Building Link Libraries

I’ve been working to build a research resources section on my society’s website. Fortunately there is an impressive WordPress plugin which makes managing and displaying links a breeze. With Link Library, you can build an impressive directory with links organized into categories. The plugin comes with shortcodes for displaying all the links in your directory or just the links from specific categories. There’s even a shortcode to display a list of the categories – with links to display the links associated with that category.

Shortcodes in Editor

Link Library shortcodes in the page editor.

Here you see the page editor screen showing how the Link Library shortcodes appear within the page’s text. Note the Add Link Library Shortcode button above the editor toolbar. This helps you configure the shortcode for your purpose. In this example, I’ve added  the shortcode to display a search box and another to display the links associated with a single category. Below, you see how this page appears on the live site.

Sample links list screen.

This is the screen created with the example shortcodes.

But that’s not all! There’s a bookmarklet that allows you to build the link right at the site you are linking to. As you can see below, you have access to all the data entry fields available in the WordPress work area. This makes it so easy to add links to your collection.

Link Library Bookmarklet

The data entry screen displayed when the bookmarklet is used to capture a link.

You also have amazing control over the way your links are displayed. Below is a look at one of the configuration screens in the plugin’s comprehensive settings section. The default appearance setting is as an unordered (bullet) list, but you can manipulate it into just about anything you want. It will take some HTML experience, however.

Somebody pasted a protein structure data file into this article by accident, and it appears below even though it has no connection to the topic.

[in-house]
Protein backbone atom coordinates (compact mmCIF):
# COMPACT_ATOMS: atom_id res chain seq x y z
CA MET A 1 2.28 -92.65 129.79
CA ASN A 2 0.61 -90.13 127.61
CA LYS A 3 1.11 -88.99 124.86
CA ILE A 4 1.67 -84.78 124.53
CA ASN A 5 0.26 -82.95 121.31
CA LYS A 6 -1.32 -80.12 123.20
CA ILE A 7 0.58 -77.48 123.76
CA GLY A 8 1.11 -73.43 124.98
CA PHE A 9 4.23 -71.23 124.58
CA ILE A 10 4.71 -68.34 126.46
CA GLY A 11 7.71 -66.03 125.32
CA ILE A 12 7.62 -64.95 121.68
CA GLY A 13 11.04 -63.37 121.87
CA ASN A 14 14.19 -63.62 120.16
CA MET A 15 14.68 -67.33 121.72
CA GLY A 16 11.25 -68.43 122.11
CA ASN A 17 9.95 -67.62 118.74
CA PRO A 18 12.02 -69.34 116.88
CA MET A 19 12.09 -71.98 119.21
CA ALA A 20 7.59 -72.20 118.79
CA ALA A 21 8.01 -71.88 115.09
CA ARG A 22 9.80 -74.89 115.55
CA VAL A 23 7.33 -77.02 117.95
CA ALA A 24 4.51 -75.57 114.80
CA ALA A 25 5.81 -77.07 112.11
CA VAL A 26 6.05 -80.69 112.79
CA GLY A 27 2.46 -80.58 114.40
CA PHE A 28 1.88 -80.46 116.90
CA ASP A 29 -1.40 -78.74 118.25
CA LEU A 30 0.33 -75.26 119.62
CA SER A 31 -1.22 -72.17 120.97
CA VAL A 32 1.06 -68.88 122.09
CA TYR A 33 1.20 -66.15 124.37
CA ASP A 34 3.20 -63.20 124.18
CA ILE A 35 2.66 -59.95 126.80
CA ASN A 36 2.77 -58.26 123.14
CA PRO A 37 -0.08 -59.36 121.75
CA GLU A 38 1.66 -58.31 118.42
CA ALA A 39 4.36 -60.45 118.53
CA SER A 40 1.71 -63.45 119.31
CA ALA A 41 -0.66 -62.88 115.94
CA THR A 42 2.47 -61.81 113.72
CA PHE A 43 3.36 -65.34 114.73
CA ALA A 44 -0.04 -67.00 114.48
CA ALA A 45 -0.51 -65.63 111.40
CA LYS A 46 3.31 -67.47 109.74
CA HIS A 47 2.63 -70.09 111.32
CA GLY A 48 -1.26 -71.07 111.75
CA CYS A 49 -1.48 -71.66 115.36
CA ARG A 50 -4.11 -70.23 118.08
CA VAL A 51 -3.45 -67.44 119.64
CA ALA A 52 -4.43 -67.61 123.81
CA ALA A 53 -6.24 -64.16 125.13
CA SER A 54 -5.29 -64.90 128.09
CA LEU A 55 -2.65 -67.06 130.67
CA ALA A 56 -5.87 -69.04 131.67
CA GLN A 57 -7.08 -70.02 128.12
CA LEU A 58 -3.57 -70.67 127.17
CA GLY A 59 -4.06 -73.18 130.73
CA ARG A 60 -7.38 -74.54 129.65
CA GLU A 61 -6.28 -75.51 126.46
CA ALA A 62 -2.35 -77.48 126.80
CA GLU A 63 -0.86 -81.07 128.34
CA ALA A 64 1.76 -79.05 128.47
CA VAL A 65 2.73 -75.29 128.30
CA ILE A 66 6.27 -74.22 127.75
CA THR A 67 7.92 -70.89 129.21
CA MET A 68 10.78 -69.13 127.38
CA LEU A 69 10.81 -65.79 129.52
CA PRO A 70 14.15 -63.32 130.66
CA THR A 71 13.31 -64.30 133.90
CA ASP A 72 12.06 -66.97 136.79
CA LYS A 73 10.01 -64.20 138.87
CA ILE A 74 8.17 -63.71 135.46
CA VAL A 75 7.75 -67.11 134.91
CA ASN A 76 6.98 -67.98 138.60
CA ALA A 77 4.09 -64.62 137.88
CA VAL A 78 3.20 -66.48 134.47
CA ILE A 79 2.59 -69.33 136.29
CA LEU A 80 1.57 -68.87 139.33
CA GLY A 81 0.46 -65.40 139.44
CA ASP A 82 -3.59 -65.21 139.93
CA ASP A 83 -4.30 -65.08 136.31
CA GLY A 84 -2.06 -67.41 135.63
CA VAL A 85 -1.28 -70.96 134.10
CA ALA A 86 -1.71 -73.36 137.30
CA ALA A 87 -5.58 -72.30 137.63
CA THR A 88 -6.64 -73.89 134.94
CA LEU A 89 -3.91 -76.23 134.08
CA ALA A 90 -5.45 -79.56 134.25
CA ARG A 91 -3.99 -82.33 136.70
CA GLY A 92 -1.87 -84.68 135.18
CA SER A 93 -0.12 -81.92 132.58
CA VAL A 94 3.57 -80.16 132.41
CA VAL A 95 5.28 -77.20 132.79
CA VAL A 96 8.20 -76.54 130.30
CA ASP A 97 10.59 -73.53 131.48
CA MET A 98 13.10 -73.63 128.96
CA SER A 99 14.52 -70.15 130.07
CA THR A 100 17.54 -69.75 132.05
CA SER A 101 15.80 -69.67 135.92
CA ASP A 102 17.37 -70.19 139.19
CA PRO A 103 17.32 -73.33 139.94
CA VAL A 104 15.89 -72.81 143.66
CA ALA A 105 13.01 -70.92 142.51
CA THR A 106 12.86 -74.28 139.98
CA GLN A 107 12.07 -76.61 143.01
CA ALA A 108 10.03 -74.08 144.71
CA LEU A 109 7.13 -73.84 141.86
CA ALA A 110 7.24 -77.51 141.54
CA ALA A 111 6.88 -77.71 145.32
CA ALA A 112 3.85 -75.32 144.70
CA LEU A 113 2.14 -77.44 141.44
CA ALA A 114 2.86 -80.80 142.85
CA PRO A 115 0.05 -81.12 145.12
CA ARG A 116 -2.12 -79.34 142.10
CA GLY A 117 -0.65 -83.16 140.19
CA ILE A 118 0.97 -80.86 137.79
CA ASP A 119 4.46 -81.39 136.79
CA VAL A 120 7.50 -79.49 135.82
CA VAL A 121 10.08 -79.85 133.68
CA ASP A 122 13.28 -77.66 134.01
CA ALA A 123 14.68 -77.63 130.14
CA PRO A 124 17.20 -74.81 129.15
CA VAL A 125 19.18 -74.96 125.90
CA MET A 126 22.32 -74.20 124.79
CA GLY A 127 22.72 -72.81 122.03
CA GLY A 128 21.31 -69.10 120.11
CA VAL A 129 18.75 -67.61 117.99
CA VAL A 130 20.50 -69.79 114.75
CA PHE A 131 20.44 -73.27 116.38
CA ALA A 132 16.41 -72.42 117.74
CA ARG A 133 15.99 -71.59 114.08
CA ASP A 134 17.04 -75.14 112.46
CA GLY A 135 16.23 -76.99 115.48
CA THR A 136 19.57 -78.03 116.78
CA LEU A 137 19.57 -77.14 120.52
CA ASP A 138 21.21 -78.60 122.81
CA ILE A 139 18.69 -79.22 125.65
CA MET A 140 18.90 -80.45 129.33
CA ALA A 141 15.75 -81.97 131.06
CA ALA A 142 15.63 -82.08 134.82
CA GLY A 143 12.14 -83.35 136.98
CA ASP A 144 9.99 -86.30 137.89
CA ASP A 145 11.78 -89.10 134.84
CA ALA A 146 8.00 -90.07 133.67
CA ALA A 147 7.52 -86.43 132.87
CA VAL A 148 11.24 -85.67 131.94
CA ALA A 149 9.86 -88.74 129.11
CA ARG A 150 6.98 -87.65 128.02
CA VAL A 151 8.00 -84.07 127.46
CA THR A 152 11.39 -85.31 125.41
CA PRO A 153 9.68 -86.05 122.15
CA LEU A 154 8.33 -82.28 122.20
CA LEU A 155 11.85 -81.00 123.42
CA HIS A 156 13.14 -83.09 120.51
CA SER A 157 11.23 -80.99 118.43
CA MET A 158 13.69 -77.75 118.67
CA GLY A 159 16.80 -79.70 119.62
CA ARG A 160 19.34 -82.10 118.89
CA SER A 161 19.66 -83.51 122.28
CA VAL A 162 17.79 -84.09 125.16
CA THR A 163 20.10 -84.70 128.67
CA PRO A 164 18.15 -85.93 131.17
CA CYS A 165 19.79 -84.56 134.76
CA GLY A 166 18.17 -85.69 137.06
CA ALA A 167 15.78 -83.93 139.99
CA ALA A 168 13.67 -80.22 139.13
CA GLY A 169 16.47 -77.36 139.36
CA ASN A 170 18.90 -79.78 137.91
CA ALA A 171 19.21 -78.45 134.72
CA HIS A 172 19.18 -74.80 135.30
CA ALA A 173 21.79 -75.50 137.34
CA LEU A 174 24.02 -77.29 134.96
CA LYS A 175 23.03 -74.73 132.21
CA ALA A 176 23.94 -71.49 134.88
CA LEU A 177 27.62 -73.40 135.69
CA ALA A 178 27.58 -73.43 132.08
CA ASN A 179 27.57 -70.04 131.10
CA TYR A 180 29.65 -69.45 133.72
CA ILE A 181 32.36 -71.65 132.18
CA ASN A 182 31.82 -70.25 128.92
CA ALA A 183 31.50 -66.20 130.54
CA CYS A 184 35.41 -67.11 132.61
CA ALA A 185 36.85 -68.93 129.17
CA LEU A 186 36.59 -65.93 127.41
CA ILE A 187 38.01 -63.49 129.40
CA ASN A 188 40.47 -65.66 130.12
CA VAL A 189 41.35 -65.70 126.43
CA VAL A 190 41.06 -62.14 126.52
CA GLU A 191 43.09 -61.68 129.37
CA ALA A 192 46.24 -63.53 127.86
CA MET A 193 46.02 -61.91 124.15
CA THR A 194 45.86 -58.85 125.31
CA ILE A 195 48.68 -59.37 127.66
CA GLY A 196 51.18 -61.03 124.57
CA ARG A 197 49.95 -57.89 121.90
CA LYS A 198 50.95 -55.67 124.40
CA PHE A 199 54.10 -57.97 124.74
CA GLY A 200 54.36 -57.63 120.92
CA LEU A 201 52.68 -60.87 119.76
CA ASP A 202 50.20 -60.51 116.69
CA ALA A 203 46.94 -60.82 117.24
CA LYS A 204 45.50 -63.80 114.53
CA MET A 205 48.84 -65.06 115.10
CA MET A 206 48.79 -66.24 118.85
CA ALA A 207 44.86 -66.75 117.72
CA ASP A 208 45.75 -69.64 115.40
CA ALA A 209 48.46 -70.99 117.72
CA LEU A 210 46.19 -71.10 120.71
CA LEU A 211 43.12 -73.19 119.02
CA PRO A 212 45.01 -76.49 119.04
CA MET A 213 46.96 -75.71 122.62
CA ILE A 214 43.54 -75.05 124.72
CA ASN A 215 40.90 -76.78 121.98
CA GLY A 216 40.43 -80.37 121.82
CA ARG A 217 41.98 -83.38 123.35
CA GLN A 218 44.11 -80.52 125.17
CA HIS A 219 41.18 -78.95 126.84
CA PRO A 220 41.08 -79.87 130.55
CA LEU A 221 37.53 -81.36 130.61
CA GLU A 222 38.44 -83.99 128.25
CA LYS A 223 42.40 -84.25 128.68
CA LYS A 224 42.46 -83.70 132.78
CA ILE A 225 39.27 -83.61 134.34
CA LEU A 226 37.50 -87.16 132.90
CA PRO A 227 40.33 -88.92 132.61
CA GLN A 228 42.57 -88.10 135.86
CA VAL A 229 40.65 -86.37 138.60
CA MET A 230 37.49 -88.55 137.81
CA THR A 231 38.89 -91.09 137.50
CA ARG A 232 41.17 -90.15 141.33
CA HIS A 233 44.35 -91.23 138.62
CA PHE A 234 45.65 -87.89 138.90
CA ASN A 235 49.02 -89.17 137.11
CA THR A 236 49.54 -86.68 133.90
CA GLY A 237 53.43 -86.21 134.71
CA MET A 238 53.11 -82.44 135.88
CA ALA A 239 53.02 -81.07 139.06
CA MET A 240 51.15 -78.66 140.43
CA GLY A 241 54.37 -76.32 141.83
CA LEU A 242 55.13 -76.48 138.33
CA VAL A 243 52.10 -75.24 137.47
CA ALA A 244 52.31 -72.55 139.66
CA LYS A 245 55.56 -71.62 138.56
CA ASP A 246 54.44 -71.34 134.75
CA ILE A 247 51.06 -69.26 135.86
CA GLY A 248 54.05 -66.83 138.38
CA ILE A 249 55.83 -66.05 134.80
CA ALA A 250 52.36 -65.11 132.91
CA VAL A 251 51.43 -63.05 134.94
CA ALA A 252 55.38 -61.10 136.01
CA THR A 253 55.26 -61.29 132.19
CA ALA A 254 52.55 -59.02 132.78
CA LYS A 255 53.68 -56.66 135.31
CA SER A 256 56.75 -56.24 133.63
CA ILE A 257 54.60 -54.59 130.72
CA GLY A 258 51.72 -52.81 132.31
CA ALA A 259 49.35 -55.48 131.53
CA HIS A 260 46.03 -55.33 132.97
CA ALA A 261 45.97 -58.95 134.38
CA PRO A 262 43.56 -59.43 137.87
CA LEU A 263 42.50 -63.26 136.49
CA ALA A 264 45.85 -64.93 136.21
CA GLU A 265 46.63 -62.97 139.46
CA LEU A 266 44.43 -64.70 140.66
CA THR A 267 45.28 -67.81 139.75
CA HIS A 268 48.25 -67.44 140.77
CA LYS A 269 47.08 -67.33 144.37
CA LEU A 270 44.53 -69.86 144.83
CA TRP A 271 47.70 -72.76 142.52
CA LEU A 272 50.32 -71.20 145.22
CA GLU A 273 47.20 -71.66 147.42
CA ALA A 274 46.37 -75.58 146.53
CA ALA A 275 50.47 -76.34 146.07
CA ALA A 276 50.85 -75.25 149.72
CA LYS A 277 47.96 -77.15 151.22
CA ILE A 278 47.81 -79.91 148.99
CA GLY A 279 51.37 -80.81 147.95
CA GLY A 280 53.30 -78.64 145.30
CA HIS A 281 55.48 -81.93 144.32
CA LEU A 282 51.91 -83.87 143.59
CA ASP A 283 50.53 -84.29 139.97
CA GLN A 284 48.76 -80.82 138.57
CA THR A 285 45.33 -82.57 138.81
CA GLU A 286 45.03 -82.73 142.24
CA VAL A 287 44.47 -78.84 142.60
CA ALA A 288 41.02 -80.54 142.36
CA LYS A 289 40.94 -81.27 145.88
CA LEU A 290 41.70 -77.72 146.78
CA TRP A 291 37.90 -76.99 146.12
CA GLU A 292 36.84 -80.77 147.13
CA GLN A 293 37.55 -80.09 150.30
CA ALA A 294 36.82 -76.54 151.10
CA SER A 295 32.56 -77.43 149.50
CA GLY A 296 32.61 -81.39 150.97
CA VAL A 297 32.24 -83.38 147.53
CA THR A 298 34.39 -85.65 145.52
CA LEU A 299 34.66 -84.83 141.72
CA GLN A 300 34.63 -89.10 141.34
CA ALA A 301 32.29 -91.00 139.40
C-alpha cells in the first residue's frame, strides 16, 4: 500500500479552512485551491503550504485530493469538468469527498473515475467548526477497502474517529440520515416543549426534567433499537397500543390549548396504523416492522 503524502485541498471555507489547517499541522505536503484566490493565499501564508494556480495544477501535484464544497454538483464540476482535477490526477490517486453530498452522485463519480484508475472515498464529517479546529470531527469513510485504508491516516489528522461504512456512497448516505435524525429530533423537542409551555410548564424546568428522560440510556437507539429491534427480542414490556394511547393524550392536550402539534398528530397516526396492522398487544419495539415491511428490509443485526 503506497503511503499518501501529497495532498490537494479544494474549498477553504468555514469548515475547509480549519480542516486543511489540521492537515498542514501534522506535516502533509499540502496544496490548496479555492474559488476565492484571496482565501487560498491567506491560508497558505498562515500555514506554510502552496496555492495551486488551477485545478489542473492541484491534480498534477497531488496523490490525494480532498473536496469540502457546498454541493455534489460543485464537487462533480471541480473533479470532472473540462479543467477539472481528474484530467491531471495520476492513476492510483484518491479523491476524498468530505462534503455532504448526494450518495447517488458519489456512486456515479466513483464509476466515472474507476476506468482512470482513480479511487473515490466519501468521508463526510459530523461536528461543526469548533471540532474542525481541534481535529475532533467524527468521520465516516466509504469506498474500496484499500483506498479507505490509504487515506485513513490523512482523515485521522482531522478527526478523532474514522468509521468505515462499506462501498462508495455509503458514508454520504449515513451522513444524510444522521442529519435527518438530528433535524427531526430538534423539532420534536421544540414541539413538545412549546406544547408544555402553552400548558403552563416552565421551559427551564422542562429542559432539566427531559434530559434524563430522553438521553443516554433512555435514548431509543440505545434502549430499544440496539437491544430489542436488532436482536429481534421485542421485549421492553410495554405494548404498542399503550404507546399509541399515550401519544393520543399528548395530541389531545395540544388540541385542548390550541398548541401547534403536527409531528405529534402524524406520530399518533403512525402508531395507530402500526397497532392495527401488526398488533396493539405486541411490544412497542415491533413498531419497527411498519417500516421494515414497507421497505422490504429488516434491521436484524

Plugin Settings Panel

One panel of the plugin’s highly-customizable settings section.

The examples shown here use the default settings, but I’ve recently accepted a request to build a comprehensive directory so I’m digging into the support material to learn more about this very useful plugin. I’ll keep you posted . . .

Google for Nonprofits

Google offers many tools for genealogy research, but there are also a number of tools that can improve society operations and support your membership. Even better, Google offers non-profit organizations an amazing array of tools for free or at highly-discounted rates. Plus, they have an impressive support system to help you take advantage of those tools to support your organization and membership. Google for Nonprofits offers tools for fund-raising, website management, online collaboration and social media. Tools available to you as part of this program include:

  • Gmail
  • Google Calendar
  • Google Drive